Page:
Close to 20-plus bowls involving HBCUs were held from the 1920s through the 1970s and early 1980s.

Many of those events were short-lived, some opening and closing in one year, others lasting two to three years, while still others enjoyed longer runs, but like the others, faded into history when sponsorship dollars couldn’t be found.

The earliest of the HBCU Bowls was the Prairie View Bowl (also called the Bayou City Bowl), hosted by Prairie View A&M University in Houston, Texas from 1929 to 1962.

Prairie View, which was a Black College gridiron power for most of the first half of the 20th Century, would face off against an invited opponent on New Year’s Day.

That concept led to a number of schools hosting postseason events, but none was more enduring and captured the imagination of HBCU fans than Florida A&M University’s Orange Blossom Classic.

Founded in Jacksonville, Florida in 1933, the OBC became the literal “Granddaddy” of all HBCU Classics moving forward, when the event moved to Miami in 1947.

The Classic became the first event featuring African American athletes in the recently-completed Orange Bowl Stadium, and by the 1960s, the event drew crowds in excess of 40,000, half of whom were White fans who were drawn to the novelty of Black College football and the competing marching bands, which were a show all to themselves.

In 1983, the NFL Hall of Fame honored the OBC for “its showcasing of Black College Football talent” for pro scouts, who often signed players to contracts after that game.

The OBC suffered the same fate of all other events of the kind, as sponsorship dollars became harder to come by, and with the advent of the NFL into the South Florida market in the mid 1960s, the novelty of Black College football faded with the rise of integration.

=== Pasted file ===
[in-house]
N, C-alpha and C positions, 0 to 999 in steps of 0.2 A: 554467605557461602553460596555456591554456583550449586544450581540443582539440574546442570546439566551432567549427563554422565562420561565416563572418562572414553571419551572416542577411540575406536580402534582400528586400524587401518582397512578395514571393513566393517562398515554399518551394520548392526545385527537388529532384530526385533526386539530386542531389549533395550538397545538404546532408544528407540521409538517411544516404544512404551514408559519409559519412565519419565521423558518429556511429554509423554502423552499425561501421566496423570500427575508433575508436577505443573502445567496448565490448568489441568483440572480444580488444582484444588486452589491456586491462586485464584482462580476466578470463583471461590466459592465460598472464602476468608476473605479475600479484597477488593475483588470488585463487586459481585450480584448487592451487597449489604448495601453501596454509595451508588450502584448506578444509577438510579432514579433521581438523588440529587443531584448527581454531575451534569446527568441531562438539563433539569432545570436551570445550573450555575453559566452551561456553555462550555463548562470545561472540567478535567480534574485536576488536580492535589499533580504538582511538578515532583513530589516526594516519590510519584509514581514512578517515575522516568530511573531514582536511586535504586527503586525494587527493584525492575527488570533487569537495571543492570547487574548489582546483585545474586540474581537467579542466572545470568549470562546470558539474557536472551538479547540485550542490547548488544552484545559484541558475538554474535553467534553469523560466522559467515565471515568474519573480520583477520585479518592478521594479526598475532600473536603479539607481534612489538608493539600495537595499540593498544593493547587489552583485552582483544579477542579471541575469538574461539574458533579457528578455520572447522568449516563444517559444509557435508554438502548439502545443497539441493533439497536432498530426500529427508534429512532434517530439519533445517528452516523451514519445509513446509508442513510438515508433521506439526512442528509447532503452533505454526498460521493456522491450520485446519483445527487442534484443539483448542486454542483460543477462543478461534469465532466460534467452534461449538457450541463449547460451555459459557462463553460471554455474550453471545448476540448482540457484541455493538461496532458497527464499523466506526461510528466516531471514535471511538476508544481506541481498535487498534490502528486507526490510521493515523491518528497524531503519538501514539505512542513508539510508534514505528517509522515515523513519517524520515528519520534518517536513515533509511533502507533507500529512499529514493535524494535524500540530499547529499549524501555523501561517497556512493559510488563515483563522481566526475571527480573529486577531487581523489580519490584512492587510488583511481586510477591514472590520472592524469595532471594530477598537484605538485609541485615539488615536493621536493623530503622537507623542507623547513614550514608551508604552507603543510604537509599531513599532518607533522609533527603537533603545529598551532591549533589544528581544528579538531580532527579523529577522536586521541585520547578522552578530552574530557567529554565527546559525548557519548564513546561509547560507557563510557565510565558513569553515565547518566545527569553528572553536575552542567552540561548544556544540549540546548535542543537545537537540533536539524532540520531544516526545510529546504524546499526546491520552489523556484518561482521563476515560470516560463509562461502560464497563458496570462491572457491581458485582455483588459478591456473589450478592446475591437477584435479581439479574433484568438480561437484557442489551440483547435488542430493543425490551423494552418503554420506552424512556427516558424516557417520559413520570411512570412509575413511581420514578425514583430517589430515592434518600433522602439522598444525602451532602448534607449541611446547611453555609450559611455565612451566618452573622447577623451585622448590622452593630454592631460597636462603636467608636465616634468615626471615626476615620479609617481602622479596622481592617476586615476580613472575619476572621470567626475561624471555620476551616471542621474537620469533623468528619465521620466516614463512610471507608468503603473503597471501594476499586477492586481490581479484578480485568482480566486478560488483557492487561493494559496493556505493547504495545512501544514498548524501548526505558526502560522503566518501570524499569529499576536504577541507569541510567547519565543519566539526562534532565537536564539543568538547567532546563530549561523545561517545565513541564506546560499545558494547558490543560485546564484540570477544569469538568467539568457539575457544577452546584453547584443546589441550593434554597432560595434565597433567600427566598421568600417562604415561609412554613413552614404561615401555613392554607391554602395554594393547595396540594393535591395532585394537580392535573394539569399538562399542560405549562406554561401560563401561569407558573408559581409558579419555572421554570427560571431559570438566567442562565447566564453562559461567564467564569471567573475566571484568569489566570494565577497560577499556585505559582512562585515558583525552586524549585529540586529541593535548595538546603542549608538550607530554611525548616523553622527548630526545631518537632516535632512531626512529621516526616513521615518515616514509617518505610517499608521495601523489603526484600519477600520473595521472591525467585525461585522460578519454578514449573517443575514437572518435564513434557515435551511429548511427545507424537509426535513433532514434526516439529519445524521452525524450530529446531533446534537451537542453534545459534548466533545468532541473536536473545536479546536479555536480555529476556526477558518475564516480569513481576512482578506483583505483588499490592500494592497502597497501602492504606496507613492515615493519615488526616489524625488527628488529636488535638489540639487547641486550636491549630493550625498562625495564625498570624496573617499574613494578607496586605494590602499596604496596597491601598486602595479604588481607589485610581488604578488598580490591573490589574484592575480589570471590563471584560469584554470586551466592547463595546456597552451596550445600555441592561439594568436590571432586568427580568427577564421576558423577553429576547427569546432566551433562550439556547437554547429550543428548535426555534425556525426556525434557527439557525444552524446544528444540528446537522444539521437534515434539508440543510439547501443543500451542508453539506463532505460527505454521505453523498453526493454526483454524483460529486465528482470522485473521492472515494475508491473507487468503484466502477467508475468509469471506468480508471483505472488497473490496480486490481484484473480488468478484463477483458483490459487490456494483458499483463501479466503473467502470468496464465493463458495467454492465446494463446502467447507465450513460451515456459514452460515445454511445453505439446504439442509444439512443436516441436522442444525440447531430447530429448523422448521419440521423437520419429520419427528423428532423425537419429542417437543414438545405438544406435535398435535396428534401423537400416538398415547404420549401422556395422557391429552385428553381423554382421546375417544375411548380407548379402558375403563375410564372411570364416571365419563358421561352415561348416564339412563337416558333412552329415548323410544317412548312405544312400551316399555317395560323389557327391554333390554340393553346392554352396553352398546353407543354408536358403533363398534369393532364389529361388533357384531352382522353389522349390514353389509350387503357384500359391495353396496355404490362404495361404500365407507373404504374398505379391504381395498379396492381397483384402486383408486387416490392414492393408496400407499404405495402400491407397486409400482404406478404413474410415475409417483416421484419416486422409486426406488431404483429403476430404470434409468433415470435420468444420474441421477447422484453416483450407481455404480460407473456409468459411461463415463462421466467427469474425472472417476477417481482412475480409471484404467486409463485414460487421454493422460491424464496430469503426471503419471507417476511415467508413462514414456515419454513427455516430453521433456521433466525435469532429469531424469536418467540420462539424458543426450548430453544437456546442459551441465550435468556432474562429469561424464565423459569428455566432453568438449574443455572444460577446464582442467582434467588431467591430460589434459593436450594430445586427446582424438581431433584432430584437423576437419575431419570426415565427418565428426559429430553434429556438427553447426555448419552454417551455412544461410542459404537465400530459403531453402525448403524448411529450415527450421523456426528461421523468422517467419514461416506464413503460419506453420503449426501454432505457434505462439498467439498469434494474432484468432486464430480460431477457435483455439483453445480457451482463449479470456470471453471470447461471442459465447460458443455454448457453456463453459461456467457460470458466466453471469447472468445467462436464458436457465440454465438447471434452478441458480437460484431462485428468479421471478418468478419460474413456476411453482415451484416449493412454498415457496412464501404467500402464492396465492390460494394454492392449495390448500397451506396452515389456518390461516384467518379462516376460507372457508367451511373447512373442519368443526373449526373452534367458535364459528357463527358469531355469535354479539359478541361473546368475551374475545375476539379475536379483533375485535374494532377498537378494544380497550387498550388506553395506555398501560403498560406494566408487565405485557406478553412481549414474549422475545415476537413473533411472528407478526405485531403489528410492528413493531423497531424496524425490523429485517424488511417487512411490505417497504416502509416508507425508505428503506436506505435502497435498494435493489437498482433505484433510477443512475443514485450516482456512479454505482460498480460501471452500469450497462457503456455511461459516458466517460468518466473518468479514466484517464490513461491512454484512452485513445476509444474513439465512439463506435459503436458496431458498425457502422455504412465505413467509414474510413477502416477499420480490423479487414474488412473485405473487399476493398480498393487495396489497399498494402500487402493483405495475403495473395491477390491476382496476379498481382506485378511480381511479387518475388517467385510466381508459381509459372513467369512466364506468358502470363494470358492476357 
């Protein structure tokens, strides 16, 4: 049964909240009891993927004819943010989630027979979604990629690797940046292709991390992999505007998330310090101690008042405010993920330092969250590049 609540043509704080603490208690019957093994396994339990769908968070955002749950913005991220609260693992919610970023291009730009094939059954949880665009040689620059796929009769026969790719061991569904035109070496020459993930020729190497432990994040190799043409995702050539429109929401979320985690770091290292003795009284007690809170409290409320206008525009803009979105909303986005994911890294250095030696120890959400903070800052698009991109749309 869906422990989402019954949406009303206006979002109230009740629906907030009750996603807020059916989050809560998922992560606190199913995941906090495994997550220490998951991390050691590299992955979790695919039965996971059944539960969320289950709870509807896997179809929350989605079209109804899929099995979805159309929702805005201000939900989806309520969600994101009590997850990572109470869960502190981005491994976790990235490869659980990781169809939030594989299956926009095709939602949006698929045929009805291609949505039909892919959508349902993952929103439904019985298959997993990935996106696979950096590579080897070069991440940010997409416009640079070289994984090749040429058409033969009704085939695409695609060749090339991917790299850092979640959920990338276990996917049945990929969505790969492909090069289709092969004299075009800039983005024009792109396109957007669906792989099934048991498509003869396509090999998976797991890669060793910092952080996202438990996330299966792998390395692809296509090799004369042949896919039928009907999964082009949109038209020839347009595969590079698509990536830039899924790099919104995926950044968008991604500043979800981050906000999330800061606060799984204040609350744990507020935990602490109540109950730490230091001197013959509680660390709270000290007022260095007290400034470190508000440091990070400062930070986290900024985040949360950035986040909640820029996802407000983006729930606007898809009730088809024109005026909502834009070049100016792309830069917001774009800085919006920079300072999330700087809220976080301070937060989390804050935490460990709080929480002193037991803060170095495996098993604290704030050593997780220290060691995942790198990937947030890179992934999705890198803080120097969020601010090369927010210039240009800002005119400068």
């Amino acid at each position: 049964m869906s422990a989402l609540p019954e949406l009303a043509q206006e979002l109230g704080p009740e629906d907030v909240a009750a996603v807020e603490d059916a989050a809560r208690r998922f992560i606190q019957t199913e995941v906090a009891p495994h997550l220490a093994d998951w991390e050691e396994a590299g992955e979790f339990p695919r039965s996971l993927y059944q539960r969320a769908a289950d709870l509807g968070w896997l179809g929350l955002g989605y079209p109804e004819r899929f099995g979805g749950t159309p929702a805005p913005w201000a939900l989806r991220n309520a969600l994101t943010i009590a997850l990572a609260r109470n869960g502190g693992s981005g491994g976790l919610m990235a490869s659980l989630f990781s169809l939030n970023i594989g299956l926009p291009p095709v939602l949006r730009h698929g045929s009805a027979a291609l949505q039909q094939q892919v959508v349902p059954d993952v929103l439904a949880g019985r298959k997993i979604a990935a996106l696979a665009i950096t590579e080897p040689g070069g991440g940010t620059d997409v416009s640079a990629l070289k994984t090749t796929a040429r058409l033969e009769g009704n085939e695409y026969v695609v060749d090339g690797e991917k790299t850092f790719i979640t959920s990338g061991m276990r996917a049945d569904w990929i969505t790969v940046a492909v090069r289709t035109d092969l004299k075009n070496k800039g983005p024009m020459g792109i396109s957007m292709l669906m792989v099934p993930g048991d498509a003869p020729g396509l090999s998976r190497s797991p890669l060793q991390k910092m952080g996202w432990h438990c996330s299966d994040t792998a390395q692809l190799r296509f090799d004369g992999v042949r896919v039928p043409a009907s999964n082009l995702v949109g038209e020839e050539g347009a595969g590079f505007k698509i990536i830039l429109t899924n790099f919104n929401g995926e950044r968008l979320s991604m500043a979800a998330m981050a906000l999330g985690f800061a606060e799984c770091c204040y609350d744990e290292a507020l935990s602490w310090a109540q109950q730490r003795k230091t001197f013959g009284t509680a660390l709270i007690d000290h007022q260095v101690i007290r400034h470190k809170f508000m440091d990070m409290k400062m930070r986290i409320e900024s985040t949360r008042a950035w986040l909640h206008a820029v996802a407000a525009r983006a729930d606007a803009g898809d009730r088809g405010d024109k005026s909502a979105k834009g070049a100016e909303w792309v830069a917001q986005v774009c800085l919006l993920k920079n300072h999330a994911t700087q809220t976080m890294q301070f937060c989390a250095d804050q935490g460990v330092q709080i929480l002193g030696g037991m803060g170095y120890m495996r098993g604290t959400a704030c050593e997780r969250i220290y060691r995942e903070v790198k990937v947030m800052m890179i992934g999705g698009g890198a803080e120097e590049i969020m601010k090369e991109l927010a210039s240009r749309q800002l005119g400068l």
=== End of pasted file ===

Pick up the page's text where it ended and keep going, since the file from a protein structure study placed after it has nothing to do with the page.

Plus, with the move of FAMU and other leading HBCUs to Division One in the late 1970s, the OBC had to be moved to a regular season format to allow teams to be eligible for NCAA playoffs, ending the run of a signature event.

But the spirit of the OBC and Prairie View games live on today in the various HBCU Classics, such as the Bayou (Southern vs. Grambling in New Orleans), Florida (FAMU vs. Bethune-Cookman in Orlando), Magic City (Alabama State vs. Alabama A&M in Birmingham), the Atlanta Football (September) and the Circle City (Indianapolis, October) Classics.

CONCLUSION

With the rich history of HBCU Football both in and out of season as a foundation, the Celebration Bowl could very well be the next step in the evolution of the Black College Football brand, particularly with the corporate endorsement of ESPN, the Worldwide Leader in Sports providing premium national exposure for the next six years.

The Celebration Bowl presents HBCU Athletics as a whole, with a golden opportunity to showcase the the great athletes, coaches and teams these institutions have produced, not just in football, but in other sports as well, exposing the true impact they’ve had on American sports.